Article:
Over the coming days we’ll be bringing you the shortlisted images from our photography competition, as selected by the three judges: myself, Steve Ellaway and Allegra Boverman. I’ll be the first as I’ve been watching them as they come in. I have to say that it’s not been easy, the standard has been very high and I have agonised in narrowing my selection down to only six.
Anyway, here they are…
There were a fair number of sunsets and sunrises entered as you might imagine. A few stood out, this one in particular for me, because of the play of the light and the suggested rift (one for the Dr Who fans). But what really did it for me was the perfect placement of the boat at the bottom right.
Bernabe Della Mattia
If anyone had suggested to me when we set out on this that I’d have been including a flamenco related image I’d have laughed.
Personal taste I know, but I find them such a cliché. Almost all remind me of that awful picture everyone’s grandmother had hanging next to the one with the boy with a tear in his eye decades ago.
But I’ve been proven wrong. Take the swirling ladies out of a bar or off the stage; treat it more like a fashion project and this is what you get.
I have to admit I struggled with this one, but found myself coming back to it again and again. Set up against so many finely crafted and classically composed images we have received it may just look like a lucky family snapshot. Perhaps it is. But what’s not to like? Children, movement, joy and a crazy dog.
We can all be a bit too serious about our photography at times, I know I am. Perhaps the greatest of uses for the medium is just keeping those family memories? This brought back happy memories for me of the first time my kids came out to visit us shortly after we moved to Lanzarote.
I loved this photograph the moment I saw it, it’s the only one of this set that has stayed in my selection from the outset.
Any image that can turn a building so recognizable, and so often the main feature in a photograph in its own right, into nothing more than a backdrop to an intimate, private and beautiful moment between two ordinary people has got my vote..
According to Wikipedia Almeria ‘is the driest region of Europe, with the continent’s only true desert climate’. Living down here it’s very easy to forget the diversity of the landscapes of Spain. The green of the trees and moss and the running water remind me that there are places not all that far away without dust and tumbleweeds. Places that were, if I a bit weird, might think could harbour fairies and goblins.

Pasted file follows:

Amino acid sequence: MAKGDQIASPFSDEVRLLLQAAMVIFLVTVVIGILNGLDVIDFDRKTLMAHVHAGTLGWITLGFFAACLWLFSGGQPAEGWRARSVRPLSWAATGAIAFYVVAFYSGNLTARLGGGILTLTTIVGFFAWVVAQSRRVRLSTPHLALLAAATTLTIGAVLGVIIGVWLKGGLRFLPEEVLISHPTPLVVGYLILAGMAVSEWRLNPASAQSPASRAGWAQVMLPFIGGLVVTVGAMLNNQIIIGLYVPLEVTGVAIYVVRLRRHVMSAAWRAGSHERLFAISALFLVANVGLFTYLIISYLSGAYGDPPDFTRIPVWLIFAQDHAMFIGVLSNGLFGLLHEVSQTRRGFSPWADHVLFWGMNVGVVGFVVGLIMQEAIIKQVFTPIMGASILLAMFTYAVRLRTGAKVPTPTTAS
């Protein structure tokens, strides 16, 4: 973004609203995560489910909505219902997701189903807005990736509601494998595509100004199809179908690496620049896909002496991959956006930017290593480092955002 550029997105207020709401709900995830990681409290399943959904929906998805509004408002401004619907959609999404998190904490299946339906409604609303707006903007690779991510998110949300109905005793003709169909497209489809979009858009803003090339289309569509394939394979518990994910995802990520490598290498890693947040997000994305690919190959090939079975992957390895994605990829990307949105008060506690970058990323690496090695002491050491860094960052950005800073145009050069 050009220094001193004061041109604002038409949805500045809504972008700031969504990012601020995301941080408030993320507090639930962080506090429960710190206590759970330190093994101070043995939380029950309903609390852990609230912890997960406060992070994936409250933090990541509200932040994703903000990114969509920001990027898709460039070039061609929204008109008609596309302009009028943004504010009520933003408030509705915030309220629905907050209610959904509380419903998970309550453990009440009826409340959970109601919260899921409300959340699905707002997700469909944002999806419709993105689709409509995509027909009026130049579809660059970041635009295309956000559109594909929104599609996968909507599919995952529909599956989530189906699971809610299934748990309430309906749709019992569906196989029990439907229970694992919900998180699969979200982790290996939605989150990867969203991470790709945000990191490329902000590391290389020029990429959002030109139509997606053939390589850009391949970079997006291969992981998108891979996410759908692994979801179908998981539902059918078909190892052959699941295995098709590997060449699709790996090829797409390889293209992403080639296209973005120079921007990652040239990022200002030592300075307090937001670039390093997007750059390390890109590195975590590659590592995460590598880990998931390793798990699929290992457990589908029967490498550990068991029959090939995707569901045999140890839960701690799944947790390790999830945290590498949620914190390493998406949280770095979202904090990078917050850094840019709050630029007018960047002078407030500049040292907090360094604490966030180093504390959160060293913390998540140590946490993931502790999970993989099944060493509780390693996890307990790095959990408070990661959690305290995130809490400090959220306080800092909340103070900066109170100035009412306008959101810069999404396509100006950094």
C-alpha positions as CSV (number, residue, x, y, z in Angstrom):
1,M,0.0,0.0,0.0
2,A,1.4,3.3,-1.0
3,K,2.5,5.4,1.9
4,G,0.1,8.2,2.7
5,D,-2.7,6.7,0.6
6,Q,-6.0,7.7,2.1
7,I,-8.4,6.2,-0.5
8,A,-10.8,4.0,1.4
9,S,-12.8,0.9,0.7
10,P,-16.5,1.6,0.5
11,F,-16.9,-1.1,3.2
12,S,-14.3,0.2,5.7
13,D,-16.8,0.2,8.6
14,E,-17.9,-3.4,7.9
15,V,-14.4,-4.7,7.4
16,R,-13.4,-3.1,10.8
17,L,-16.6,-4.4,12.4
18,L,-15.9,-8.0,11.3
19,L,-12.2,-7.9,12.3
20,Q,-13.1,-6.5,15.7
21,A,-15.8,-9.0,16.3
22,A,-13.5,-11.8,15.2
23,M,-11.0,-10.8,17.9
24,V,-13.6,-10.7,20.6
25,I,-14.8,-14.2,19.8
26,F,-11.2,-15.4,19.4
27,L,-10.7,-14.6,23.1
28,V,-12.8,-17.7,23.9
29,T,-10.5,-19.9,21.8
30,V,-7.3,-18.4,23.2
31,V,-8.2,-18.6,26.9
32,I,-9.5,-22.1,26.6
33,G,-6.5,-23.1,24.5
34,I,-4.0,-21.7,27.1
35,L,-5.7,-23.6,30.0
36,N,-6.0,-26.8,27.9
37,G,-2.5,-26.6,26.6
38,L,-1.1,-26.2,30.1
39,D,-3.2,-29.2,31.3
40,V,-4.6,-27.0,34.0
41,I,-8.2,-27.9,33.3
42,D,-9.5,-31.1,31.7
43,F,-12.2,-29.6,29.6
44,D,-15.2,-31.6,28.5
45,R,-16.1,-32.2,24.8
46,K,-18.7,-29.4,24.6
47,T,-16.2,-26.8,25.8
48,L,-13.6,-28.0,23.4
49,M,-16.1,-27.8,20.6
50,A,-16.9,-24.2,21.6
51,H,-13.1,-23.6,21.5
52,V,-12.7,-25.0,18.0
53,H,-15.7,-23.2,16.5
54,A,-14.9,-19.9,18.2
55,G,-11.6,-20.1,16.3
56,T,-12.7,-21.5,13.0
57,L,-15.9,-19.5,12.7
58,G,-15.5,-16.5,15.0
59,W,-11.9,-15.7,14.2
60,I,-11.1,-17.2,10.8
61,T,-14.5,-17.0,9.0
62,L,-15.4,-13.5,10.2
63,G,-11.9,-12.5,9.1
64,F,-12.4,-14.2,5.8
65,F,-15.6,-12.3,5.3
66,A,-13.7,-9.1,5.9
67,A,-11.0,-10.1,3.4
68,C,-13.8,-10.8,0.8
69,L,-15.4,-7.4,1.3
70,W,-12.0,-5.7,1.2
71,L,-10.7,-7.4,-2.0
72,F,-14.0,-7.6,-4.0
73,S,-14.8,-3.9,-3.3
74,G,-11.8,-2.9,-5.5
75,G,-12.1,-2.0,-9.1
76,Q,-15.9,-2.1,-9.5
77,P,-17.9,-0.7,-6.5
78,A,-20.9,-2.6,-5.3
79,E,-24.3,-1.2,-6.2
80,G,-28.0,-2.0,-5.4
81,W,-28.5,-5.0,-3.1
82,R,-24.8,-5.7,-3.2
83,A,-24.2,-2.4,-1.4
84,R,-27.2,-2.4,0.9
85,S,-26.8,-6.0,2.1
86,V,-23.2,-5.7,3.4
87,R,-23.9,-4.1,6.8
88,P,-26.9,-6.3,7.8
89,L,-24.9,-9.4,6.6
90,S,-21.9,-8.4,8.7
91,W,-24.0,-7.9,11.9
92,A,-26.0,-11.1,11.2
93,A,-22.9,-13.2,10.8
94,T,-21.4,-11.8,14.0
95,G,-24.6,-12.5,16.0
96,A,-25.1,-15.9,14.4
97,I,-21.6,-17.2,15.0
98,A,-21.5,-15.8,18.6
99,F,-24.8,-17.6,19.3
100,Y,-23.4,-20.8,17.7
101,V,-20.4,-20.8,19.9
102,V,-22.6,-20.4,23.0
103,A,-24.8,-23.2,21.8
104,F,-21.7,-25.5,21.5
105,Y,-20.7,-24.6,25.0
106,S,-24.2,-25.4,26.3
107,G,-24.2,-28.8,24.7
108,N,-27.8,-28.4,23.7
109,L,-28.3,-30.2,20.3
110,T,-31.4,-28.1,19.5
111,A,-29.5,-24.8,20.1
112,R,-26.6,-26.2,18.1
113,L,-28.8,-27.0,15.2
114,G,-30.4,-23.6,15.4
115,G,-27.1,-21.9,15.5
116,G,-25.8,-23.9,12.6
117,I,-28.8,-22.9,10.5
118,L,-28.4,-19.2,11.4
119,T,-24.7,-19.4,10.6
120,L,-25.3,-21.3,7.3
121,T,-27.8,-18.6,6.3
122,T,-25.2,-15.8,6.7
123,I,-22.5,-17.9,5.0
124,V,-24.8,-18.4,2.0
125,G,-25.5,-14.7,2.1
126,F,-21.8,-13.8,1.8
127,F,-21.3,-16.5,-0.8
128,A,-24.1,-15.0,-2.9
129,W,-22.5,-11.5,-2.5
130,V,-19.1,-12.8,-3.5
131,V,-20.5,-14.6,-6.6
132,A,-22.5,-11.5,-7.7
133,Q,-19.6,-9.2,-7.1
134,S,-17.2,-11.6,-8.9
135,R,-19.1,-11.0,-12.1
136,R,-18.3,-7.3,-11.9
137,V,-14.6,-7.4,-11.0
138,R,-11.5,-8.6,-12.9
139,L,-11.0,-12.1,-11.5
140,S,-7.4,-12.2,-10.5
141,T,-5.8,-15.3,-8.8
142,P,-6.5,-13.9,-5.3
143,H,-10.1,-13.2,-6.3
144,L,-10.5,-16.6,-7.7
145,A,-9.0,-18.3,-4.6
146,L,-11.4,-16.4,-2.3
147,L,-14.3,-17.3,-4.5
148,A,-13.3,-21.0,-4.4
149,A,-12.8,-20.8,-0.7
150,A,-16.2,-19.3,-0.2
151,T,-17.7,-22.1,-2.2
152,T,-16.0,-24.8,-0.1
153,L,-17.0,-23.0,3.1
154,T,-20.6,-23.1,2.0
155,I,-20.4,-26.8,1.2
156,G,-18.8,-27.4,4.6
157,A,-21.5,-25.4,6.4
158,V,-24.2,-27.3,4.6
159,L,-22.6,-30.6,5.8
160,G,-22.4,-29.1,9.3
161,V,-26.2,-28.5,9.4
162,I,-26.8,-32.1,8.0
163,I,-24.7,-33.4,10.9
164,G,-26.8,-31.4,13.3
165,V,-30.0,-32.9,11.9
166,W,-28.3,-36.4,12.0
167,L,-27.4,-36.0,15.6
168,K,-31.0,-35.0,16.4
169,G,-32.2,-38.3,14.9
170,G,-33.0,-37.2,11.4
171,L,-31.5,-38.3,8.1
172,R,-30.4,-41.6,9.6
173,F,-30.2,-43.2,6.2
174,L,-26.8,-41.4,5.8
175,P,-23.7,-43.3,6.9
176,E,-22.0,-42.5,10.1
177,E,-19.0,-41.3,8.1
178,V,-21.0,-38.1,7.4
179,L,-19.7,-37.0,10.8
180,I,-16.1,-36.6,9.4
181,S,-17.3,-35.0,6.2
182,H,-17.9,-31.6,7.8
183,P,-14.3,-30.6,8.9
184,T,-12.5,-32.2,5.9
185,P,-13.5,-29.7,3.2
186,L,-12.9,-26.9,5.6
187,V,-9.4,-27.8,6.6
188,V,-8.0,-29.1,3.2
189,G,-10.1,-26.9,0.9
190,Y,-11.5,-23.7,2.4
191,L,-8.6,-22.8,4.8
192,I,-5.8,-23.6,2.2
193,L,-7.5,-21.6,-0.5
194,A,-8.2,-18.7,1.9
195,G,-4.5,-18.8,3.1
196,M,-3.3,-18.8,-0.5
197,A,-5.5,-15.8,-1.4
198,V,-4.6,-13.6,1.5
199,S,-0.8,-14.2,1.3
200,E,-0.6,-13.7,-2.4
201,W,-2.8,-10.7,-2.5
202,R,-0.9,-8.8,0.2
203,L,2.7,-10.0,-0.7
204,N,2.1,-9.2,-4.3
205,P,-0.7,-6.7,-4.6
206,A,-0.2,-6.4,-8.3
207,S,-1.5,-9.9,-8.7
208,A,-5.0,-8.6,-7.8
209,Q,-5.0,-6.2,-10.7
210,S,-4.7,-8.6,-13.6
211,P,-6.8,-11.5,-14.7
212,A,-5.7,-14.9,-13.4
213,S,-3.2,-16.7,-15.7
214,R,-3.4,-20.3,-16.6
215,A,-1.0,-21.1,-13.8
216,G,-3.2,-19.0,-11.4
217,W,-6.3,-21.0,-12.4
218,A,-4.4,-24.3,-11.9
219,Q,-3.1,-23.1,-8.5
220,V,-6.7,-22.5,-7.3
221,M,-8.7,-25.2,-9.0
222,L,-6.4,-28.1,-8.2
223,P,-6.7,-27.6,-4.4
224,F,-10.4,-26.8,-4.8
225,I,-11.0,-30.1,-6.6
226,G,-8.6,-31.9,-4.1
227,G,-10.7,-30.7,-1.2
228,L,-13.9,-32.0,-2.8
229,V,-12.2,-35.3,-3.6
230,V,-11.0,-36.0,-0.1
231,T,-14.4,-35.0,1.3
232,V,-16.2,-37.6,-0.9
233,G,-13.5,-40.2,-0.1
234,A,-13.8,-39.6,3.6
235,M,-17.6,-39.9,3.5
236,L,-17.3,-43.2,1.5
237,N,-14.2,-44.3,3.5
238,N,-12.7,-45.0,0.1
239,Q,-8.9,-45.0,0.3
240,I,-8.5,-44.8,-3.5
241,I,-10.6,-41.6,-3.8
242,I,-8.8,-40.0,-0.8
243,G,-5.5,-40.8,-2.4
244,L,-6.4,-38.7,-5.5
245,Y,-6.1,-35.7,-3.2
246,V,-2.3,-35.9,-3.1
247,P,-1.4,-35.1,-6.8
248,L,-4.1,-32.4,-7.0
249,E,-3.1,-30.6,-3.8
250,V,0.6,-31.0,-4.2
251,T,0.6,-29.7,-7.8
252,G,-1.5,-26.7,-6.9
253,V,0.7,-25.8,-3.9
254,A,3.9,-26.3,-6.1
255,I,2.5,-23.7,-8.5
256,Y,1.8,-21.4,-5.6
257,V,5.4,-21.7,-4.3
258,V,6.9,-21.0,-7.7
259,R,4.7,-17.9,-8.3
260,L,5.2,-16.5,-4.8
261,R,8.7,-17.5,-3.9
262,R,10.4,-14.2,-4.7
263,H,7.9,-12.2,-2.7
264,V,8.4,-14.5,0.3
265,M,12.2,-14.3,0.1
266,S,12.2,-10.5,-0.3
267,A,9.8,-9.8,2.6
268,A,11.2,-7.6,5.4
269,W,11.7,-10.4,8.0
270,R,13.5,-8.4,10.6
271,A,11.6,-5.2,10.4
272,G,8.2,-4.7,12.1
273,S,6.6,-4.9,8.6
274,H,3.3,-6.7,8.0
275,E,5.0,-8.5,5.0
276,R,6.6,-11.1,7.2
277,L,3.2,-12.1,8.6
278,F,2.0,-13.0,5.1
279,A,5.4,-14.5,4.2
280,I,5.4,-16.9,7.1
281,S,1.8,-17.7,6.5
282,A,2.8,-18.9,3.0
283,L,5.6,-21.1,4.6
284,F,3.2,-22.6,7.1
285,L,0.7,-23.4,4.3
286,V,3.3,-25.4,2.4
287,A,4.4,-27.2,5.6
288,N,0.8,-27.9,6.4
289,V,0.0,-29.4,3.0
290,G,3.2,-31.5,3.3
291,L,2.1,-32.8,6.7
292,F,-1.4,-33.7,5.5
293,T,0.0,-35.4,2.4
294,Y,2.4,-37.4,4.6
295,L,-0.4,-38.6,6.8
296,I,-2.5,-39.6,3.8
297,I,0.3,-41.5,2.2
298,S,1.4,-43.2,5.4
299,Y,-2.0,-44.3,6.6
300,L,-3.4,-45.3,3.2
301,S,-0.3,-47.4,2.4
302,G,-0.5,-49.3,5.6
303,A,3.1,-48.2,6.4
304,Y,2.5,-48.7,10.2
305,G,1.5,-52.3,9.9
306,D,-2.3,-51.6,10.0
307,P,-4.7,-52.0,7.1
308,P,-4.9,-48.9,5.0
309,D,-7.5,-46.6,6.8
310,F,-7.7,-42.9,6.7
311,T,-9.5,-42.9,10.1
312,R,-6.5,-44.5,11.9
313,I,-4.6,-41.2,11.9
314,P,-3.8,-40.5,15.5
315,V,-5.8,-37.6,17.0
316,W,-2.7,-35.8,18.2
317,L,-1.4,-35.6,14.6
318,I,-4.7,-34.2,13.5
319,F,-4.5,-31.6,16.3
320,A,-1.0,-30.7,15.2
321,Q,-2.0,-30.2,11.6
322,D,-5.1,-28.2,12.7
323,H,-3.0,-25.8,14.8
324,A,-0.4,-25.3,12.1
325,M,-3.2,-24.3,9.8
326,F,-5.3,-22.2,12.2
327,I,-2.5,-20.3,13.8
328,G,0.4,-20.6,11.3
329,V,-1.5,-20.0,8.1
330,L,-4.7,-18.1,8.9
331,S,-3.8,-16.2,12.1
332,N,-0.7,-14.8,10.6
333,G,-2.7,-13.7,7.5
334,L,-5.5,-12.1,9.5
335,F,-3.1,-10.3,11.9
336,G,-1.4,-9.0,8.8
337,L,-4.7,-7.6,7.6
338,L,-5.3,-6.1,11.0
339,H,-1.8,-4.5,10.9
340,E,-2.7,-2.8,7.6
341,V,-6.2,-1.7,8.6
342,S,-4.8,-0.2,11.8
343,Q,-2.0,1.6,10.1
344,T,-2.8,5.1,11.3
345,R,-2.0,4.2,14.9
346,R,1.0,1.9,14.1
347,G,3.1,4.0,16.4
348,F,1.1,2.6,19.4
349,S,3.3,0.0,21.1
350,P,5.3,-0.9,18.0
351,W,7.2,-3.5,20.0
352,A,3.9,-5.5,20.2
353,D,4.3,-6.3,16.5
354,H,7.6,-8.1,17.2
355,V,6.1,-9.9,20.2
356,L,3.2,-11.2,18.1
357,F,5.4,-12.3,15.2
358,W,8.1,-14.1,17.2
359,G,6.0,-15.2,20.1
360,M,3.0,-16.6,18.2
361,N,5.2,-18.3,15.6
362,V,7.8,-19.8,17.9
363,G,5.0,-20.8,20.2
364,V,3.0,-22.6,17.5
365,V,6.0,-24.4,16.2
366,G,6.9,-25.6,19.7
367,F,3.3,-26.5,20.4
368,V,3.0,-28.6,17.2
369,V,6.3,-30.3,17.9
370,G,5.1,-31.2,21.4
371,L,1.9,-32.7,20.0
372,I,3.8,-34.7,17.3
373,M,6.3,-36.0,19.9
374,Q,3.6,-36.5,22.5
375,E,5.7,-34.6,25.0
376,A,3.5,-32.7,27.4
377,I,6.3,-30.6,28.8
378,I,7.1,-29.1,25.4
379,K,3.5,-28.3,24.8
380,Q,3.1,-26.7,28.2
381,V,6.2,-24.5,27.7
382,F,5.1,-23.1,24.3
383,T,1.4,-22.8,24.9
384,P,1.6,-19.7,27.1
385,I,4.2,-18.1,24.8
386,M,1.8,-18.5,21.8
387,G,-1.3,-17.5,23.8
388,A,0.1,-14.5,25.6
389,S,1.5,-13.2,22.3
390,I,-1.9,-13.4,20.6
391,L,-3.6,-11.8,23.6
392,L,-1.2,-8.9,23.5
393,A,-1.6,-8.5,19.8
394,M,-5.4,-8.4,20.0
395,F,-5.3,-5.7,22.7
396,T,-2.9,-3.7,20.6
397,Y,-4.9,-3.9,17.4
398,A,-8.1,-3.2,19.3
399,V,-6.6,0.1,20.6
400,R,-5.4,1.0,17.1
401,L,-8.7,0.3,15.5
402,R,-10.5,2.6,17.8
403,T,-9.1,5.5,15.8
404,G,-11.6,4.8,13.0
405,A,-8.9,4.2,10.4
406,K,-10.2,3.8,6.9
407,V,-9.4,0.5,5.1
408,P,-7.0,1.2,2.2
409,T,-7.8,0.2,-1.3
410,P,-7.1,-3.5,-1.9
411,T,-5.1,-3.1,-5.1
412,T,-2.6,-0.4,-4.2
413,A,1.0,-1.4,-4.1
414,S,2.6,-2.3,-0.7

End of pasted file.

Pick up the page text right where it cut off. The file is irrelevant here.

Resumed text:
The photograph itself is a reminder to get off the beaten track. Great landscape photography doesn’t have to be big expanses of the same scenes everyone else chases. Great landscapes are often found in the places few people go.
Not your average photograph of Gran Via. Put very simply the reason I like this is that it is an example of a principle I’ve long been an advocate of. If you are photographing an event (lets say for example a football match) turn around because the interesting subjects are going to be in the crowd, that’s where the real drama is.
The same principle applies to tourists. What really makes this for me is the staff with their backs to the outside world.
Do leave a comment below and tell us which are your favourites and why!
It’s now time for an unashamed plug for Exclusive City Breaks the sponsors of this competition, if you enjoyed entering or following this competition do please take a moment to ‘like’ their Facebook page. And please, next time you are travelling or looking for hotels anywhere in the world do please give them a try. You won’t regret it, click here to find out why!
Alan Gandy is the co-owner of this site, a professional photographer and former lecturer with a fine art photography degree from much longer ago than he cares to talk about. Alan isn’t what you think of as a ‘normal’ photographer. He describes himself as opinionated, arrogant, cantankerous and argumentative, especially when discussing the subject of photography. Alan has had his work published, exhibited, and sold to collectors and through libraries.